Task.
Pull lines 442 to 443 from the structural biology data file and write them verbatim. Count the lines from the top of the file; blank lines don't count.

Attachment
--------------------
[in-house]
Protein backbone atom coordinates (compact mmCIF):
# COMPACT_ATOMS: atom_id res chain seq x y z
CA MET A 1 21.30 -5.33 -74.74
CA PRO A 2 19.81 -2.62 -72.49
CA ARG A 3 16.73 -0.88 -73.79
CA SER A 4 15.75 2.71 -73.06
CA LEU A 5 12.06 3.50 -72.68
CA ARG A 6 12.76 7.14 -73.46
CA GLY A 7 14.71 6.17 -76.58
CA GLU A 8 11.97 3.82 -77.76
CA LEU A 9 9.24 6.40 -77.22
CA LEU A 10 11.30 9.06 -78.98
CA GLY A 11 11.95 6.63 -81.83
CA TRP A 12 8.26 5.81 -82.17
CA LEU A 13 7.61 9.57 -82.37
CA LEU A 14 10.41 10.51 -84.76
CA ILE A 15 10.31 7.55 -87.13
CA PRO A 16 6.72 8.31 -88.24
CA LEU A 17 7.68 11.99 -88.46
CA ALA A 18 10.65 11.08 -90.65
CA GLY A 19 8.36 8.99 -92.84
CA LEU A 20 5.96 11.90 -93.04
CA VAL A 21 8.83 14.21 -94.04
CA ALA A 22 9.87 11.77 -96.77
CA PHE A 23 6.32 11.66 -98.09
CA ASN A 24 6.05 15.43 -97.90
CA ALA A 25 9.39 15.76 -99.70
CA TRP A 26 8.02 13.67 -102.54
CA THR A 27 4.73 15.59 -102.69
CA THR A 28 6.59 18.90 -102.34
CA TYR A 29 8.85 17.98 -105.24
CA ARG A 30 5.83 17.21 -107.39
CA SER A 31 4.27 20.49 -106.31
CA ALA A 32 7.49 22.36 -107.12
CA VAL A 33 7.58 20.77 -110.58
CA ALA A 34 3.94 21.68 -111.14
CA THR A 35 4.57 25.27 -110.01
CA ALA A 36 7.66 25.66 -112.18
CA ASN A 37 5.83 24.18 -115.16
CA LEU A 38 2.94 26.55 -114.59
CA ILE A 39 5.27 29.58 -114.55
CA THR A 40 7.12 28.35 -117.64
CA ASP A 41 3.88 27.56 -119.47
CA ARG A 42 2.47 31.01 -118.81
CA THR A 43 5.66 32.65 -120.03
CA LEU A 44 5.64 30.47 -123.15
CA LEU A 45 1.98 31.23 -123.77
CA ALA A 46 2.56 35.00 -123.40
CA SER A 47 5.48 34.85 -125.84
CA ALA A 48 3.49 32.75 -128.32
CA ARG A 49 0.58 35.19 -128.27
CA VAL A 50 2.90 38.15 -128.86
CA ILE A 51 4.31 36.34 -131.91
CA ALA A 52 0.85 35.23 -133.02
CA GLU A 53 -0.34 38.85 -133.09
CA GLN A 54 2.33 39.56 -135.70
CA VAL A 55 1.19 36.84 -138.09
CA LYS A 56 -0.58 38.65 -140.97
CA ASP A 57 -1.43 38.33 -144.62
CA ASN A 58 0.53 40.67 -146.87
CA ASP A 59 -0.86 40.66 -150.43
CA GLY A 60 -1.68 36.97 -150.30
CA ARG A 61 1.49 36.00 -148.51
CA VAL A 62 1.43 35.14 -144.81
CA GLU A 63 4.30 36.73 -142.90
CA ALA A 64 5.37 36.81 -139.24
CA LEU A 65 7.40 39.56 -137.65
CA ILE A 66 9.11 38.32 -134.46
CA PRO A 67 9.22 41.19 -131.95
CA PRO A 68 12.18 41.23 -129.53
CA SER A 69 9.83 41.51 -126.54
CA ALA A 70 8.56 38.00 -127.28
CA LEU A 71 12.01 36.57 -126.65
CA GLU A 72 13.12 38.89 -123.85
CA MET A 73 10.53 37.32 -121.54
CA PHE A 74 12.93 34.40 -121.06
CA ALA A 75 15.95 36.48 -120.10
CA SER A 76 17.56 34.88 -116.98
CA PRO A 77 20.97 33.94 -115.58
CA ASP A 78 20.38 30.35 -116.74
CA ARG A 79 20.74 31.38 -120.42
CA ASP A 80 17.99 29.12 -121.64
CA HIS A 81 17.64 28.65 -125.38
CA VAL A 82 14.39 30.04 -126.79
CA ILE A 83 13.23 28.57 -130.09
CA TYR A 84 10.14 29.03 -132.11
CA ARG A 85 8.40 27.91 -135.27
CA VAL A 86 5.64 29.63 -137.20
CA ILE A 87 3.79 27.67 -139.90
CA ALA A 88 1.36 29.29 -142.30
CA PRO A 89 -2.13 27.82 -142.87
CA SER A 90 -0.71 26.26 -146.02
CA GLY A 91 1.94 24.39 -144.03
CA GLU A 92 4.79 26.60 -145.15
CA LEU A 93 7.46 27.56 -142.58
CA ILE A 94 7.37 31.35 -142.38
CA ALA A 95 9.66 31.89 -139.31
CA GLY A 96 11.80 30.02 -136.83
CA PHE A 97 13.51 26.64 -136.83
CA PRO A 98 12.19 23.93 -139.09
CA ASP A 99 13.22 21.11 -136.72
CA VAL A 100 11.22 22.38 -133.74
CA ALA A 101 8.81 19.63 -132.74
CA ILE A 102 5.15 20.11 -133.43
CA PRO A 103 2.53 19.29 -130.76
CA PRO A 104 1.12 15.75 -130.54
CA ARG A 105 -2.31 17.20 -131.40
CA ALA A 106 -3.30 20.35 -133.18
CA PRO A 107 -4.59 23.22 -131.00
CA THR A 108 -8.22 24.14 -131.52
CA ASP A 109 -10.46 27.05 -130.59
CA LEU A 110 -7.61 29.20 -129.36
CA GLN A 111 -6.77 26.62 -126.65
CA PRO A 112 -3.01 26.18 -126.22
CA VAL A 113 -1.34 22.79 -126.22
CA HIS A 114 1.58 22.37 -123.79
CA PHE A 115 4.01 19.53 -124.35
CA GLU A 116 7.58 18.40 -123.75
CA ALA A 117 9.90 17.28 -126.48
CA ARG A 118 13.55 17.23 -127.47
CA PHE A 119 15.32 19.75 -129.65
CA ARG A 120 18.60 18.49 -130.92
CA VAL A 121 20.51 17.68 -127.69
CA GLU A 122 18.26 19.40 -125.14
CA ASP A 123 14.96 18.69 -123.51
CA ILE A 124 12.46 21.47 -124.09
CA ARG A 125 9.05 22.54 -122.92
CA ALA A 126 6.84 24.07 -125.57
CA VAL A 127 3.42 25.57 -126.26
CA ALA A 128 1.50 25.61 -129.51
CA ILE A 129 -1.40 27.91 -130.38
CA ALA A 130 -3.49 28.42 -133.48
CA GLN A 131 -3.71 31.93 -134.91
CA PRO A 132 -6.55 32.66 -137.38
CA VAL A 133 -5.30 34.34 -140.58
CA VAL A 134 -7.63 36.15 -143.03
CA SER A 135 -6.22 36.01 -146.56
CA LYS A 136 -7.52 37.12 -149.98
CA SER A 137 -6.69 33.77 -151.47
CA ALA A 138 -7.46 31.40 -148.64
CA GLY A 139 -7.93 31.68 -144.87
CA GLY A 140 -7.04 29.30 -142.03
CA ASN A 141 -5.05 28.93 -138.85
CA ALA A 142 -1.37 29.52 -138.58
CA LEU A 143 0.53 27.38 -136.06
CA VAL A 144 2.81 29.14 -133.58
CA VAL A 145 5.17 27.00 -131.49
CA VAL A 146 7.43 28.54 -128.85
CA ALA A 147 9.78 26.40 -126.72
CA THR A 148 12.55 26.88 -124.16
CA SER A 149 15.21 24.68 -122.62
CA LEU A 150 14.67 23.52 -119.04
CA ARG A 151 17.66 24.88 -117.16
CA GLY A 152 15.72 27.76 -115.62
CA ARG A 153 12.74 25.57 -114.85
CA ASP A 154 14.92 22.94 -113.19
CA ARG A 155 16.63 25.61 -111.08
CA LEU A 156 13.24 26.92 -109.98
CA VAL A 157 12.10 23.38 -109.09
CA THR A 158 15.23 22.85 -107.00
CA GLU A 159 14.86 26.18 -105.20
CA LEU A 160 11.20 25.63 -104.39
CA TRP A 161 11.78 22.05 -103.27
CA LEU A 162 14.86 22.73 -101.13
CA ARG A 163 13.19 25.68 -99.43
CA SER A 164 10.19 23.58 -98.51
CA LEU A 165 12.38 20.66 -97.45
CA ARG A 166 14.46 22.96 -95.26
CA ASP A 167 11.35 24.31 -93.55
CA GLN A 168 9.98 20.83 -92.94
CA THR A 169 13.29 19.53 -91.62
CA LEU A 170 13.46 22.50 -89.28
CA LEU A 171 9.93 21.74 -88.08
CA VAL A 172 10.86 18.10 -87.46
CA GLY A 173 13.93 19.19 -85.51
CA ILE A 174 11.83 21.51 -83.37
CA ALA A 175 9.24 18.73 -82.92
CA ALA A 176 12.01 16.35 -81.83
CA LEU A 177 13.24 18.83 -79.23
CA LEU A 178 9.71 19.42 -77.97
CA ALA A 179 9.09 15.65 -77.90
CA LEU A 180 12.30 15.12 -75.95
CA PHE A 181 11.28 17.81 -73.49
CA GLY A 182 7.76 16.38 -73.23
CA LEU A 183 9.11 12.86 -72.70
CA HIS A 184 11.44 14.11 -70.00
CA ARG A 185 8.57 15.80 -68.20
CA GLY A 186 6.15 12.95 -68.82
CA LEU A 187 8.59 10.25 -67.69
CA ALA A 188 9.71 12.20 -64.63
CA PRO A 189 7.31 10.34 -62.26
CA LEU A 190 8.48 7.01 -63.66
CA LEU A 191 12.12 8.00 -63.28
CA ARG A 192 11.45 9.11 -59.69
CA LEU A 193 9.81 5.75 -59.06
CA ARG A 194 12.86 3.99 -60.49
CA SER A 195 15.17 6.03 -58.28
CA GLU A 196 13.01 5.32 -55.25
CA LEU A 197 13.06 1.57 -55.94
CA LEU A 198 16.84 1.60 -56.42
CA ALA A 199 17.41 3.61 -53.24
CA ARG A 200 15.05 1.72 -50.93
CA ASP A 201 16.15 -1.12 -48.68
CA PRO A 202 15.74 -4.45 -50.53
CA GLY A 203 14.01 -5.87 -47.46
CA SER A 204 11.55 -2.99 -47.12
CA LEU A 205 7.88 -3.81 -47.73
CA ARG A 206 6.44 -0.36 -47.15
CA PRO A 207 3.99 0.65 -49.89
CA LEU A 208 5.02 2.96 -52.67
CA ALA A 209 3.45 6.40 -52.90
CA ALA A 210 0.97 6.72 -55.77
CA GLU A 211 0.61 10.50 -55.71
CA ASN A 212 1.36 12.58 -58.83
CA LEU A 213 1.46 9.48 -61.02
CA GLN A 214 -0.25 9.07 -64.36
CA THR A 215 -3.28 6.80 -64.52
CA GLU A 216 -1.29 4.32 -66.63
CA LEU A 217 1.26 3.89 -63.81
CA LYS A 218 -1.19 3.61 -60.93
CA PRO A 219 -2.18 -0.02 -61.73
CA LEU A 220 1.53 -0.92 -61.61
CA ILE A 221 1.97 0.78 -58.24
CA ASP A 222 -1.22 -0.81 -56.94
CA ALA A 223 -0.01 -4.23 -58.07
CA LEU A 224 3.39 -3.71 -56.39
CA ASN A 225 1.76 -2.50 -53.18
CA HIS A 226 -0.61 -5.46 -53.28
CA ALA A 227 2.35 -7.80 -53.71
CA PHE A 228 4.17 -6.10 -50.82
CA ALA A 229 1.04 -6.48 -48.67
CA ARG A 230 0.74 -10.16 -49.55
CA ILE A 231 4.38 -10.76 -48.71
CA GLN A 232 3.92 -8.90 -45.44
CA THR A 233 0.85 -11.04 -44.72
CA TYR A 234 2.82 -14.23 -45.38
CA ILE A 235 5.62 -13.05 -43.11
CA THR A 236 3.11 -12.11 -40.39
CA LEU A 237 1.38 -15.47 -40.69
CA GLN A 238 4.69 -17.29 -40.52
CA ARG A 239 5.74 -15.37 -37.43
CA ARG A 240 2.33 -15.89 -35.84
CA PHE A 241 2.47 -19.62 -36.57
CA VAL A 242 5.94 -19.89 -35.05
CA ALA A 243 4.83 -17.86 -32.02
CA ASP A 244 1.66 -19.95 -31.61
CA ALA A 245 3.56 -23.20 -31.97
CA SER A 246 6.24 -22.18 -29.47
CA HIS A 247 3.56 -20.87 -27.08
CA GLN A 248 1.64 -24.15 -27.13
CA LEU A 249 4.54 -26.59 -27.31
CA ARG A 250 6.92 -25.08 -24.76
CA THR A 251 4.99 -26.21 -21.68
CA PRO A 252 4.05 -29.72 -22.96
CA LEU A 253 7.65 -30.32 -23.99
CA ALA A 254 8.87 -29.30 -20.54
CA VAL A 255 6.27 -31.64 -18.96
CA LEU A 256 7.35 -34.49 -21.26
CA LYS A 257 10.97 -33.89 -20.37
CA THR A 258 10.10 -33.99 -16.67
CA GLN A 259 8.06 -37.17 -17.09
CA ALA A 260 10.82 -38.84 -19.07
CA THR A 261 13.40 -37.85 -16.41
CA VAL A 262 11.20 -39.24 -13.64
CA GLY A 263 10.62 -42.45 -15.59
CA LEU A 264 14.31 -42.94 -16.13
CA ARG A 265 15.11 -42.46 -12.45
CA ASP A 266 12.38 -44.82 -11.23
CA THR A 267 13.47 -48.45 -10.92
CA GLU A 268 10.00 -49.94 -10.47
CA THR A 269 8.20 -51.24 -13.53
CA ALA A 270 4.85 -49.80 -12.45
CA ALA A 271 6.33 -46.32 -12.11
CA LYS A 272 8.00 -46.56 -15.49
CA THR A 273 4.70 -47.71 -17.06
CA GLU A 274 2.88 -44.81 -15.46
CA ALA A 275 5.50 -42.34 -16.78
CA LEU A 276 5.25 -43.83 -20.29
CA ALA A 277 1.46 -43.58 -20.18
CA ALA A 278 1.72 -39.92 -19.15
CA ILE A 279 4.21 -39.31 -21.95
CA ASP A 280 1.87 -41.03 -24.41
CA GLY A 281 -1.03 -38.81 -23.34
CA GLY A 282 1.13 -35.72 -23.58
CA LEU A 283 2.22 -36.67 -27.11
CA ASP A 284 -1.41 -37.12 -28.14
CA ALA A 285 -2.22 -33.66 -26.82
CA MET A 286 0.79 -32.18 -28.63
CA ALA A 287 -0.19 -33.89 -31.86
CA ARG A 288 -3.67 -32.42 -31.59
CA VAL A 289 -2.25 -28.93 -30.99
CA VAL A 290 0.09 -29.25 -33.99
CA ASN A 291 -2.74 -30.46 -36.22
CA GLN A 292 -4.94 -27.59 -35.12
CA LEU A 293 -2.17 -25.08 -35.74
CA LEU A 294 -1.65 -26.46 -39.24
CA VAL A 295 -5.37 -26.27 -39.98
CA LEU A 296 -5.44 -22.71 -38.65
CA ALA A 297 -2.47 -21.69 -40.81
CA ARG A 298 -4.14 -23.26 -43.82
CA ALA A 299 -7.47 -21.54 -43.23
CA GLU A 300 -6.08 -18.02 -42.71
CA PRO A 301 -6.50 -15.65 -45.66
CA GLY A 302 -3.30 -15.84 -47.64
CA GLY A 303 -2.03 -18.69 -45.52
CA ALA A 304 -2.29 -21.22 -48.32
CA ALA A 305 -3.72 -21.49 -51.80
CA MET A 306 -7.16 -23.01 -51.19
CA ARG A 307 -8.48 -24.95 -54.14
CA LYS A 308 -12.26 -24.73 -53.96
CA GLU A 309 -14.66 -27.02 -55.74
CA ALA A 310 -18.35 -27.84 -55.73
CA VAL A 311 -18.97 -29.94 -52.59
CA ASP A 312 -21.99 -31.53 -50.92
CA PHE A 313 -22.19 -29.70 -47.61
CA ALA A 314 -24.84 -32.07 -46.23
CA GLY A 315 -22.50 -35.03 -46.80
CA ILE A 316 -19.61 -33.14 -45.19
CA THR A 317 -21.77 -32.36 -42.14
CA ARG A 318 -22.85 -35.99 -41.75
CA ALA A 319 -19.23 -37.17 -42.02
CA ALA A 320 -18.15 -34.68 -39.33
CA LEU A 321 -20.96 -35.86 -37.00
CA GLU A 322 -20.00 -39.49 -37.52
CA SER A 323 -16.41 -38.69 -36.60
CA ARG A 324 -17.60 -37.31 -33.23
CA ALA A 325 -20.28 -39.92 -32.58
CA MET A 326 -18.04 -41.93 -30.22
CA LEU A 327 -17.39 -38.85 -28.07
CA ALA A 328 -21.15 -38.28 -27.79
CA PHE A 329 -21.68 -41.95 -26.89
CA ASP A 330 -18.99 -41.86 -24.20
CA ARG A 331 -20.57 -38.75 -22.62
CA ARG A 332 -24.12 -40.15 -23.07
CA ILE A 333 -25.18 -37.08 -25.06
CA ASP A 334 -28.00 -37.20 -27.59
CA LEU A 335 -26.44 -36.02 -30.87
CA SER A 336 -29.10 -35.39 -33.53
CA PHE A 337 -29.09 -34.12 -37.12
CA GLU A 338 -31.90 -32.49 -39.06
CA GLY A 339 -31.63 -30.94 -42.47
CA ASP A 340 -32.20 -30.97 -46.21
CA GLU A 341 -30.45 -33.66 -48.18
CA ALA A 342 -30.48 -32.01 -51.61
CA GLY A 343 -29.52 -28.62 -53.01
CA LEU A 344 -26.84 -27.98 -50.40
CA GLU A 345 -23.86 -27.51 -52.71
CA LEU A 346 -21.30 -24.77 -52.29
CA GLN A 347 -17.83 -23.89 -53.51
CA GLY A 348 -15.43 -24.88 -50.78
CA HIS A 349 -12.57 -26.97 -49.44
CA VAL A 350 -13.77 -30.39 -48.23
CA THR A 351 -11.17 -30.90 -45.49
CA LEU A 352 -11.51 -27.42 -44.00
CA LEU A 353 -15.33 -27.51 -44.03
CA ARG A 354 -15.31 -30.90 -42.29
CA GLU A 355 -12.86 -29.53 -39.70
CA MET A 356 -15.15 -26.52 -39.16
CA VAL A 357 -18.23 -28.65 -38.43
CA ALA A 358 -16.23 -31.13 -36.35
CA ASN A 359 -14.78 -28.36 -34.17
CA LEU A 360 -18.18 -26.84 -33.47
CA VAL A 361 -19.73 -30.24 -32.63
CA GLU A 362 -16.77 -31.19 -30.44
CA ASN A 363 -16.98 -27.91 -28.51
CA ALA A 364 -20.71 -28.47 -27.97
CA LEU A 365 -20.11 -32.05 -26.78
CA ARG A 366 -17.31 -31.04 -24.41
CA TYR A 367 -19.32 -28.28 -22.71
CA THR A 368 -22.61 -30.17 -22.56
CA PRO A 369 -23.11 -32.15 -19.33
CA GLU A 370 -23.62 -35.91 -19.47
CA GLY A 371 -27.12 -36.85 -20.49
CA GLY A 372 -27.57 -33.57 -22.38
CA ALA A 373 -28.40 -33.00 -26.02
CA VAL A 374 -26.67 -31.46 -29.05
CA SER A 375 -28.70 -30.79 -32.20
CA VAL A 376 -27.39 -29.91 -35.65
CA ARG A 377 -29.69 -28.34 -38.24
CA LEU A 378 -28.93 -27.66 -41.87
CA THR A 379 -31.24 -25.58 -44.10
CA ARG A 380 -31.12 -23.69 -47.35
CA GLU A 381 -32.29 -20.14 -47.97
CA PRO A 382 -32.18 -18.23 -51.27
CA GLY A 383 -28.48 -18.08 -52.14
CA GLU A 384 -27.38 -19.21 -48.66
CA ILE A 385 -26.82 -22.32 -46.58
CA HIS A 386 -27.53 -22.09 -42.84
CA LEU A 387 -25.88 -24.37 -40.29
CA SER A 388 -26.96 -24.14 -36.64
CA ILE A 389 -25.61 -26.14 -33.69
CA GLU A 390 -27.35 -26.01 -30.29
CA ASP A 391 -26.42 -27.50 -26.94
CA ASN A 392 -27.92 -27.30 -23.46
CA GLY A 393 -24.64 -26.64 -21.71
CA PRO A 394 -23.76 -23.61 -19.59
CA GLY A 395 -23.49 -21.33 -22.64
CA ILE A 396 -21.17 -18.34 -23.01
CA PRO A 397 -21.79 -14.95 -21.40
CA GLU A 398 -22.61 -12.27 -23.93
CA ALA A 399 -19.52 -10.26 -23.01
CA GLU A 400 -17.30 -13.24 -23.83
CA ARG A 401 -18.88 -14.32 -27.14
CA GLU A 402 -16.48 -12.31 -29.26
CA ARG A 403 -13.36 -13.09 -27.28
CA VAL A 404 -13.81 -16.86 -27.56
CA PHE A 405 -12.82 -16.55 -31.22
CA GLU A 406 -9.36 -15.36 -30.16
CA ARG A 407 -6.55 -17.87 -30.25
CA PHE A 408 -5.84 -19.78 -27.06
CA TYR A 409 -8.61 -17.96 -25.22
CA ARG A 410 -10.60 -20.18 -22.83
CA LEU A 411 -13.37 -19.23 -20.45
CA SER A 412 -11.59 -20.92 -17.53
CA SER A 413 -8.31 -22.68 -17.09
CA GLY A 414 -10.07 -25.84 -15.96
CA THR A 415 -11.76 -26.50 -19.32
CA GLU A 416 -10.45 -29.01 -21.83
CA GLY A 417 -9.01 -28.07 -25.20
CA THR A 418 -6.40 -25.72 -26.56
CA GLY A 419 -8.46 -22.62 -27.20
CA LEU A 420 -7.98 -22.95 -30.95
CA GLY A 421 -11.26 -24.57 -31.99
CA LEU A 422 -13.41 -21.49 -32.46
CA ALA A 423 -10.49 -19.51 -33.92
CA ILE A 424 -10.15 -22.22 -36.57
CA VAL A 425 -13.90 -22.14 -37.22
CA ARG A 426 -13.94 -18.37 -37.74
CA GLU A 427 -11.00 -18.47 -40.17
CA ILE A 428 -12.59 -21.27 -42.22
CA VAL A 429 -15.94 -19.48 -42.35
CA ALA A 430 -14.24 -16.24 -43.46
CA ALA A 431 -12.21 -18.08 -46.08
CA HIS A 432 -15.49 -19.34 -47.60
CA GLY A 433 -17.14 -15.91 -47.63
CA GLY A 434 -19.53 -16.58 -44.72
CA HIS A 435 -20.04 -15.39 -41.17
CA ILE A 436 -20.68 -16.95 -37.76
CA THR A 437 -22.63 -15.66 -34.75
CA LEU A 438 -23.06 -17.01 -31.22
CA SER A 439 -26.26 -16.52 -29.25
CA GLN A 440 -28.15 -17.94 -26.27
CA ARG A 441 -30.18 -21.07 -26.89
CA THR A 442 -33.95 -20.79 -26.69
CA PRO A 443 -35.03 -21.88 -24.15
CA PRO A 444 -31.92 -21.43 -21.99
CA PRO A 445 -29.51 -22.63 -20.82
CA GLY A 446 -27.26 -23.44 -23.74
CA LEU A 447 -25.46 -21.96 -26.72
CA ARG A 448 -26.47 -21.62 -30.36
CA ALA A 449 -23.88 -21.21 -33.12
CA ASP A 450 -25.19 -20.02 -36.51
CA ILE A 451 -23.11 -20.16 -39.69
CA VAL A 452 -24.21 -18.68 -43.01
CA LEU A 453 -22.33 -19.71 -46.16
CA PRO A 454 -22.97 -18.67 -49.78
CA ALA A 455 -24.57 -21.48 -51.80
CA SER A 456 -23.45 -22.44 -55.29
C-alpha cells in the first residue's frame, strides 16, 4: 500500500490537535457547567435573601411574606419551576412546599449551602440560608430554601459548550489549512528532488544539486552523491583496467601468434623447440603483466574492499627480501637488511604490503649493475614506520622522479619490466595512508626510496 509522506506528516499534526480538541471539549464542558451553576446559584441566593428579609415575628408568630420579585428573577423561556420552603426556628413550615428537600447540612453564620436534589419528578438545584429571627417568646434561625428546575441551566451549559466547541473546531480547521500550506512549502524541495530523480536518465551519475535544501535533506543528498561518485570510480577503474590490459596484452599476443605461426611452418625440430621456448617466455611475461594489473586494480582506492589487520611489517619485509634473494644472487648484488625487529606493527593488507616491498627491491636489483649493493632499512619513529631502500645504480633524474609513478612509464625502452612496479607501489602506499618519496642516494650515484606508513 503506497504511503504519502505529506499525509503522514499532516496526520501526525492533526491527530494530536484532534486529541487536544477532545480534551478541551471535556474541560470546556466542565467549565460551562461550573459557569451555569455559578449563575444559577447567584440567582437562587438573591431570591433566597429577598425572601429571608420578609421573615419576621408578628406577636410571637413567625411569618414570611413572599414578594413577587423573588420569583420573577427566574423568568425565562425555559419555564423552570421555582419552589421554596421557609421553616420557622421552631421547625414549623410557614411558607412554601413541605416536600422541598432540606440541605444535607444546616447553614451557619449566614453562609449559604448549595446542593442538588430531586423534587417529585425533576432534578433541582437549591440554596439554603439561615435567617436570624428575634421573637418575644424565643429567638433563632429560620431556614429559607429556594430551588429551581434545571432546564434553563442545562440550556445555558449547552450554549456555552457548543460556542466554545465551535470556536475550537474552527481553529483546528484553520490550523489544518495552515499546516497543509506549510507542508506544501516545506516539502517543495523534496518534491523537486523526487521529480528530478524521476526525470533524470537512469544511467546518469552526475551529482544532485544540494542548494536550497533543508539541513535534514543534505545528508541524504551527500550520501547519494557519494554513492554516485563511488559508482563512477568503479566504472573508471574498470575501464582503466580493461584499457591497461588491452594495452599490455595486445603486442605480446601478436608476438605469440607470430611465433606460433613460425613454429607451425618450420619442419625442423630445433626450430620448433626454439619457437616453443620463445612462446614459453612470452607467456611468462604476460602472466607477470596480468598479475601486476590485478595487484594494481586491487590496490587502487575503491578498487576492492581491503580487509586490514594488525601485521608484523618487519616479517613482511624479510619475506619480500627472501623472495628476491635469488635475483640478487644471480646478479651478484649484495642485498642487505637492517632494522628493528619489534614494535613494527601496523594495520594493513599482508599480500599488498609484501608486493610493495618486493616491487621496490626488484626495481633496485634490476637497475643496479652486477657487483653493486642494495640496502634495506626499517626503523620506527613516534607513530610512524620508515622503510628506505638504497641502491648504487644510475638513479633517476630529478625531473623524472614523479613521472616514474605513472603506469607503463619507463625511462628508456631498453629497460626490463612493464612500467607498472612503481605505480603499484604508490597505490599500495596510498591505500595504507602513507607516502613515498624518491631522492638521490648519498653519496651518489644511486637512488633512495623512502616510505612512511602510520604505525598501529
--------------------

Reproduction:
CA SER A 439 -26.26 -16.52 -29.25
CA GLN A 440 -28.15 -17.94 -26.27